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Travis Commissioners reject Pflugerville race track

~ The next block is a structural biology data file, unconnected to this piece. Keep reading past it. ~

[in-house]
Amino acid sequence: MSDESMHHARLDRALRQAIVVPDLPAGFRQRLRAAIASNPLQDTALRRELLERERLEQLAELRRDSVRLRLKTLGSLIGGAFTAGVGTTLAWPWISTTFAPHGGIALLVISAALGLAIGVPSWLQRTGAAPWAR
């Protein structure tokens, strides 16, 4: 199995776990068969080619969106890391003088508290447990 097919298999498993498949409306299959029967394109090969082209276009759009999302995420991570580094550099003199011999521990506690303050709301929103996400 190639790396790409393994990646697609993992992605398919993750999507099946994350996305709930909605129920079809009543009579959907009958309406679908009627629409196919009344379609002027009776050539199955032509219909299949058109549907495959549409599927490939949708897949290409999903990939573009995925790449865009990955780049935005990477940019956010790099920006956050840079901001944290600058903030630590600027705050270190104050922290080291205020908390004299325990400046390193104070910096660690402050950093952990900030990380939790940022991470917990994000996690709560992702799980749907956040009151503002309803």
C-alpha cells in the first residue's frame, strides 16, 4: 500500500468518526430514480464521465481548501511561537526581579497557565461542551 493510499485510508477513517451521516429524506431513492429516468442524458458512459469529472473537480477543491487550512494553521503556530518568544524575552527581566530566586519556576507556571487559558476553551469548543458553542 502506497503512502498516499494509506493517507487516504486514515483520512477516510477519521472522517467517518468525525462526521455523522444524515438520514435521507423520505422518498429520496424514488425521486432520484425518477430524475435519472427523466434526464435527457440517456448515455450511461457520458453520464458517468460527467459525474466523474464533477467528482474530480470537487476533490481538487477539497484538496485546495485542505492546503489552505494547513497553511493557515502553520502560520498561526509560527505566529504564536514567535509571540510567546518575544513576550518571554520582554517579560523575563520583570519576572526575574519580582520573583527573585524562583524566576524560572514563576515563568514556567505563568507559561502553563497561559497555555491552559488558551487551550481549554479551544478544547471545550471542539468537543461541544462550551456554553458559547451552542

Road conditions, competition with Manor Downs, citedTravis County Commissioners say the Austin Jockey Club has put the cart before the horse, planning a pari-mutuel horse race track along a two-lane road in Pflugerville long before the road could accommodate the traffic. The owners of San Antonio-based Retama Park have held the license on the Class II pari-mutuel track in Austin for a number of years. After failing to secure a site in Southeast Austin, the owners have made a second attempt, trying to secure a 228-acre tract in Pflugerville. The Pflugerville City Council and Pflugerville Planning Commission have unanimously endorsed the track as an economic development project, one that will eventually cater to traffic from State Highway 130. But at the county, Commissioners Karen Sonleitner and Ron Davis led the charge in opposition to the $15 million track based on road issues. Sonleitner said Austin Jockey Club’s acknowledgement that road traffic on the two-lane Pecan Street “might be a problem” did not go far enough in addressing the issues a race track would present. The race track’s proposed site also is adjacent to Northeast Metro Park. “It isn’t enough to acknowledge there are transportation infrastructure and traffic issues,” Sonleitner said. “There is nothing in this application that amounts to a commitment to address the problem.” Sonleitner said she was uncomfortable with the thought of a race track moving forward when the funding and the right-of-way had yet to be secured to expand Pecan Street (FM 1825). She also pointed out that traffic on the road would include horse trailers because Retama intends to drive its own horses from San Antonio to the track in Austin. Transportation and Natural Resources Executive Director Joe Gieselman echoed Sonleitner’s concerns about road needs in a memo on the issue. Gieselman estimated that the expansion of Pecan Street would cost about $6 million. Bryan Brown, who represents the Austin Jockey Club, attended yesterday’s Commissioners’ Court meeting. He told the Court the owners would be willing to pay their fair share of the cost of the road expansion – possibly in the neighborhood of $1 million – and would not move forward unless the road was enlarged. “We’re not real interested in building a race track fronted by a two-lane road. We’ve gone on the record with that,” Brown said. “We will participate in the cost of Pecan Street.” Brown said the Austin Jockey Club picked the Pflugerville site for the specific reason that Pecan Street was likely to be expanded with growth. Brown said by the time the track had moved from simulcasting into live horse racing, State Highway 45 and State Highway 130 would be within months of opening. Commissioner Davis voiced some of the same concerns as Sonleitner, adding that he didn’t want to see a race track go in that might challenge Manor Downs in Precinct 1. Davis also was concerned that Montopolis residents had opposed the track. At the time, the residents had wanted to see single-family homes on the large tract. Instead, with the departure of the race track, the site is now rezoned for multi-family housing. Pflugerville Pfamily Pfirst, which organized a petition drive against the track, was on hand to applaud the commissioners’ opinions. Pastor Mike Northern of First Baptist Church, one of the leaders of the drive, said he was opposed to the track on a number of grounds, from the traffic impact to the unwanted gambling. “The City Council thinks this is going to help Pflugerville grow,” Northern said. “We say this is the wrong time and the wrong place and the wrong business.” Commissioner Gerald Daugherty said he would not cast a vote on moral grounds but that he, too, would oppose the Austin Jockey Club. Daugherty did not want to see the Texas Racing Commission approve a race track only a year after it required Manor Downs to spend $3.7 million to expand its oval for more competitive racing. The Court agreed, voting unanimously to send a letter to the Texas Racing Commission to oppose the race track. The TRC will meet next Monday morning to consider the Austin Jockey Club’s application. In their letter, the commissioners wrote, “Pecan Street is a rural, two-lane county road and is inadequate to serve the traffic demands of the race track. Whereas, the county has completed design plans to upgrade Pecan Street to a multi-lane arterial, neither the county, nor city, nor state has committed funds to construct the improvements. “Moreover, the county expects private development, such as the race track, to bear its proportionate share of the roadway improvement costs. The application of the Austin Jockey Club being considered by the Texas Racing Commission shows no financial commitment to improve Pecan Street.” Another paragraph was added to address Daugherty’s concern, noting the expenditure made by Manor Downs, “The court does not understand why the state would require this investment and then subsequently approve a competitor within the same market area.” Assistant County Attorney Tom Nuckols said it was his interpretation that the Texas Racing Commission would make its decision to grant the application based on the needs of the industry rather than the needs of the community. Community needs, however, such as the limitations of infrastructure in the area, could be considered if they might have an impact on the track’s success. Early Council candidate forum focuses on downtown Smoking and downtown safety dominated the discussion at the first forum for Austin City Council candidates Tuesday. Dozens of downtown business owners filled the meeting room in the basement of Truluck's restaurant in the Warehouse District for an early glimpse at the men and women running for the three positions on the ballot next May. After a brief opening statement from each candidate, forum organizer Paul Silver went straight to the issue of the city's smoking ordinance, asking the candidates to explain what they considered to be a "fair compromise" between public and private interests. Several candidates, including small business owner Jennifer Kim, seeking the Place 3 seat, pointed out that the issue of smoking in bars and nightclubs may be out of the hands of the City Council due to a petition drive seeking to have an ordinance put directly to the voters next spring. "Musicians here make most of their money in bars where there is smoking and I want to be sensitive to them and their needs," she said. "At the same time I realize it is a health risk being around smoking. So as far as a compromise, we'll see what happens when this gets on the ballot…and whatever the policy is I'll support the ordinance that is on the books." Other candidates were more direct in their opposition to tightening the city's restrictions on smoking. "Right now, 90 percent of our food and beverage establishments are smoke-free," said Gregg Knaupe, the legislative director for the Texas Hospital Association. "Sixty percent of our bars are smoke-free. In my opinion, you have several choices now if you want to be in a smoke-free environment. I think it's certainly too early to go any further with the rule we have right now. I would prefer to see some data, to see how the rule that we have works and impacts the small businesses." Knaupe has not declared for a specific seat yet. Former Environmental Board Chair Lee Leffingwell, running for Place 1, took a similar position on maintaining the current ordinance. "It's only been in effect since June," he said. "I think we ought to wait for a few years to see what the true economic impacts are, give us a chance to judge what the secondary smoke effects are on employees with the new ventilation systems.” Driskill Hotel managing director Jeff Trigger told the audience his position on the city's smoking ordinance was based on his first-hand experience running the hotel's bar and restaurants. "I can tell you my bar income is down by 10 percent since the ordinance took effect," he said. Trigger has not yet filed paperwork with the City Clerk's office, but has indicated he would be running in Place 3. He did not call for rolling back the ordinance, but instead supported leaving the current smoking rule in effect. As for the drive by leaders of the American Cancer Society to place strong prohibitions against smoking on the ballot in May, Trigger said he would try to convince them to drop the proposal. "I would put my arms around them and say 'You just changed the ordinance, you need to give it time. You've got nothing to lose by pushing your referendum. But if you do that, and your referendum fails, then we're going to go back to (the rules in place in) 1994.' Maybe that would encourage them to wait," he said. Incumbent Place 4 Council Member Betty Dunkerley reminded the audience she had been one of the swing votes in support of the current ordinance, and argued against changing it again so soon. Frequent candidate Jennifer Gale, the only announced challenger to Dunkerley, told the crowd people needed safe places to smoke in public without endangering others. Gale also used the opportunity to express her support for the legalization of marijuana, adding some comic relief to a serious meeting. Gale was not invited to the forum, but arrived and insisted on being seated with the other candidates. When pressed by bar and nightclub owner Bob Woody for a declarative “yes” or “no” answer as to whether they would change the current ordinance, all the candidates but one said they did not want to see the ordinance modified just yet. It started with Trigger, who was seated on one end of the table, and each candidate after him said the current ordinance should be allowed to stand until its impact can be measured. Steve Adams, who previously ran for Council against Raul Alvarez, said the current ordinance had to be scrapped. "It's a private property issue. If I own the business, I make the choice," he said. "But unfortunately, too many people are imposing their view on private property owners." Adams is a member of the local Libertarian Party, and his position is in line with the party's general philosophy of less government regulation. Clearly, there are many laws governing what may and may not be done in public places, including those governing smoking. The other big topic of discussion was public safety downtown, and the business owners in the audience offered up their personal experiences and those of their customers as they questioned each of the candidates on what changes they would make to deal with the problems of panhandling and homelessness. Council Member Betty Dunkerley indicated she would support revisions to the city's current ordinances, which are already being discussed by the City Council (see In Fact Daily, November 5, 2004). "We've put a lot of money into helping the homeless…but we really do need to look at all of our ordinances and come back to the center, because our business owners and property owners have rights too," she said. All of the other candidates agreed that something needed to be done to protect quality of life downtown, with differences cropping up over the most effective way to deal with the situation. Place 3 candidate Margot Clarke said she would be willing to look at revising the city's ordinances, but did not want to over-simplify the problem. Some of the people causing headaches for downtown business owners, she said, were likely in need of mental health treatment. "We are in a terrible situation because of cuts at the state level. I really think that if we can move forward with a mental health facility in Austin that would deal with drug treatment and alcohol abuse, that would be making great strides for people in our community." In addition, she said that increasing pedestrian activity downtown could drive out some criminals. "Part of the solution in addition to looking at strengthening the ordinances, is making sure we have the kind of vitality in downtown, particularly as far as being pedestrian friendly," she said. "That means doing a better job of figuring out the parking situation and having transportation options for people moving around in the downtown area." Clarke is director of outreach for the Texas Sierra Club. Kim called changing the city's ordinances on panhandling and sleeping in public parks, but also for the city to help create more transitional housing to help break the cycle of homelessness. "There's got to be some sort of transitional housing for people so they're in a place where they have comprehensive services, including alcohol and drug treatment, so they can move up that continuation of housing and become productive," she said. Trigger agreed with Kim on the need for more transitional housing, and pointed out that he had served on the board of a non-profit group that had actually built a transitional-housing facility. He also announced he would be unveiling a long-term plan to deal with the issue of chronic homelessness during the first half of December Trigger also laid out specific positions on some of the ordinance changes being considered by the Council. He would support a 24-hour prohibition on panhandling downtown, which he said would likely survive any challenge in the courts. As for the city's ordinances on camping and blocking the sidewalk, Trigger said he supported the rules as written. In the Place 1 race, candidate Lee Leffingwell also supported strengthening the city's existing ordinance, but advised caution. "We need to respect the human rights of all these people, they need to be treated with dignity. That said, I'm in favor of strengthening the ordinances," he said. Leffingwell also focused on drug and alcohol treatment for the chronic homeless Knaupe said the city would need to coordinate its efforts with Travis County, noting that the county already had a program to help people recently released from jail to avoid becoming repeat offenders or becoming homeless. "It's a volunteer project, where the homeless are allowed to go to a half-way house," he said. He cited statistics that only 29 percent of program participants committed another offense within 72 hours. Debate organizer Paul Silver hopes the issues raised by the small business owners play a major role in the upcoming campaign. "It was gratifying to watch the Council candidates discuss this," he said. "That really was the mission of this get-together…to see if we can elevate the business- related issues, because business generates the revenue for us to have the quality of life we want." Commission likes gentrification amendments After a two-week delay to allow for further staff review and analysis, the Planning Commission has signed off on a series of amendments to the Land Development Code designed to reduce the impact of gentrification, especially in East Austin neighborhoods. The proposed changes include two recommendations from stakeholders that came late in the review process. The Commission voted unanimously to support all of the staff's recommendations as presented at the previous Commission meeting (see In Fact Daily, November 1, 2004), along with the two new code amendments which were the focus of discussion two weeks ago. Since then, city staff agreed to recommend both of those proposals. One called for allowing more flexibility for setback requirements for new single-family homes built within the MU (mixed use) zoning category. The other would allow condominium units as a permitted residential use under MU. The city's Neighborhood Housing and Community Development Office had requested time to review the impact of that change, but did not oppose it at the meeting. Steve Barney with the Neighborhood Planning and Zoning Department told Commissioners that staff of both departments had met to discuss the proposal and agreed to recommend it, since condos are currently allowed in other residential zoning categories ranging from SF4-A up to MF-6. "It makes little sense that it's not also permitted in mixed-use combining district," he said. Commissioner Dave Sullivan cited examples of gentrification in his own central city neighborhood as reasons to support the proposed changes. ""I think that these are elements that can help preserve local character," he said. "With regards to easing restrictions, does that raise property values? Would it lead to greater gentrification? In this case, I don't think that it will," he said. "What we're talking about is easing restrictions to increase the housing stock. If you increase the supply, then the cost should drop," he concluded. Commissioner John-Michael Cortez also supported the changes to the Land Development Code, but wondered whether they would have enough of an impact to preserve affordable housing in the city's central neighborhoods. "It seems to me that a lot of what we're doing here on the commission is making the urban core a much denser place, much more liveable, more pedestrian oriented," he said. "It's generally increasing the quality of life, and I think everybody should have the opportunity to participate in that. I'm afraid what's going to happen is we're going to price so many people out of the urban core, we're going to create a ring of poverty or semi-poverty around the city. It's going to be much more difficult for folks of limited means to take advantage of all the investment we're putting into the urban core." The vote on the amendments passed 8-0. The city staff is working on another round of amendments designed to provide further protections against the negative effects of gentrification, but that effort is still in the preliminary stages. Hot case postponed. . . The case that would have kept the Zoning and Platting Commission for an extra hour or two at last night’s meeting was postponed until January 4. Chair Betty Baker appointed a committee, including herself and Commissioner Clarke Hammond, to work with staff and representatives of both the neighborhood and developer of proposed apartments or condos at 3100 N. Capitol of Texas Highway. The land is next to St. Stephen’s School, which proposes to sell the land to the Gables for development. Steve Drenner represents the developer. Sarah Crocker represents the Davenport/Bunny Run Alliance, which opposes the zoning change and changes to the restrictive covenant. The case would have been postponed until Dec. 7 at any rate, due to a notification error. Crocker said the neighborhoods were ready to move forward and did not want to participate in negotiations . . . No Houston here . . . The Historic Landmark Commission expressed criticism of the “ Sam Houston Park” concept currently being proposed by Council Member Brewster McCracken to address historic houses on Rainey Street. Houston has gathered a number of its houses on parkland near City Hall, with the city committing funds to both rehabilitation and upkeep. None of the houses, however, are currently being used. Members of the Historic Landmark Commission would prefer to see any preservation of the historic houses on Rainey Street to be much more like Pensacola, or even like New Orleans’ French Quarter, where homes continue to be preserved and used. “We should really take our preservation cues from Houston,” cracked one of the Historic Landmark Commissioners during the discussion . . . Planning ahead . . . The Save Barton Creek Association will hold a 25th Anniversary celebration from 6-10pm next Monday at the Zilker Clubhouse. Bill Oliver & the Otter Space Band will provide music. The SBCA will honor Mayor Pro Tem Jackie Goodman and Council Member Slusher for their exemplary public service, The event begins around 7pm. The public is invited . . . Tonight . . . About three-dozen people braved the rain last night to attend a meeting on the creation of a new historic preservation plan for Austin. This plan, which is being completed with the assistance of the University of Texas, will catalogue and prioritize the preservation value of Austin’s buildings, landmarks and monuments. The second of two meetings on the plan will be held in the auditorium of the Texas School for the Deaf tonight at 6:30 p.m.. . . . The Environmental Board will meet at 6pm in Room 325 of One Texas Center. Copyright 2004 In Fact Daily